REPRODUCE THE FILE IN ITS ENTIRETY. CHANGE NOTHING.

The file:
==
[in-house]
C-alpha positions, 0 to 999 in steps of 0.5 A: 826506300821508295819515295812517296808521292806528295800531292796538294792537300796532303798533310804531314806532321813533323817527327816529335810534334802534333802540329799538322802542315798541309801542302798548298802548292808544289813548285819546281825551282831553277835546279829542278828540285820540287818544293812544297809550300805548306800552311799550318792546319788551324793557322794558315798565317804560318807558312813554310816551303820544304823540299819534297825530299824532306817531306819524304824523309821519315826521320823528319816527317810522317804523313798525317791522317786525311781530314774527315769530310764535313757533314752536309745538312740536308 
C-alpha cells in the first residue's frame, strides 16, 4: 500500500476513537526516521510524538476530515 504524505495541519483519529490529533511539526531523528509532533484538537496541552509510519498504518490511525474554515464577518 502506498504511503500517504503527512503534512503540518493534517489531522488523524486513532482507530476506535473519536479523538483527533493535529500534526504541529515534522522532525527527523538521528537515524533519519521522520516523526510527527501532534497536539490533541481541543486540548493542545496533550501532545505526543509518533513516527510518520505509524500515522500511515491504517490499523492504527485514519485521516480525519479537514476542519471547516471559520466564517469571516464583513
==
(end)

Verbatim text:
[in-house]
C-alpha positions, 0 to 999 in steps of 0.5 A: 826506300821508295819515295812517296808521292806528295800531292796538294792537300796532303798533310804531314806532321813533323817527327816529335810534334802534333802540329799538322802542315798541309801542302798548298802548292808544289813548285819546281825551282831553277835546279829542278828540285820540287818544293812544297809550300805548306800552311799550318792546319788551324793557322794558315798565317804560318807558312813554310816551303820544304823540299819534297825530299824532306817531306819524304824523309821519315826521320823528319816527317810522317804523313798525317791522317786525311781530314774527315769530310764535313757533314752536309745538312740536308 
C-alpha cells in the first residue's frame, strides 16, 4: 500500500476513537526516521510524538476530515 504524505495541519483519529490529533511539526531523528509532533484538537496541552509510519498504518490511525474554515464577518 502506498504511503500517504503527512503534512503540518493534517489531522488523524486513532482507530476506535473519536479523538483527533493535529500534526504541529515534522522532525527527523538521528537515524533519519521522520516523526510527527501532534497536539490533541481541543486540548493542545496533550501532545505526543509518533513516527510518520505509524500515522500511515491504517490499523492504527485514519485521516480525519479537514476542519471547516471559520466564517469571516464583513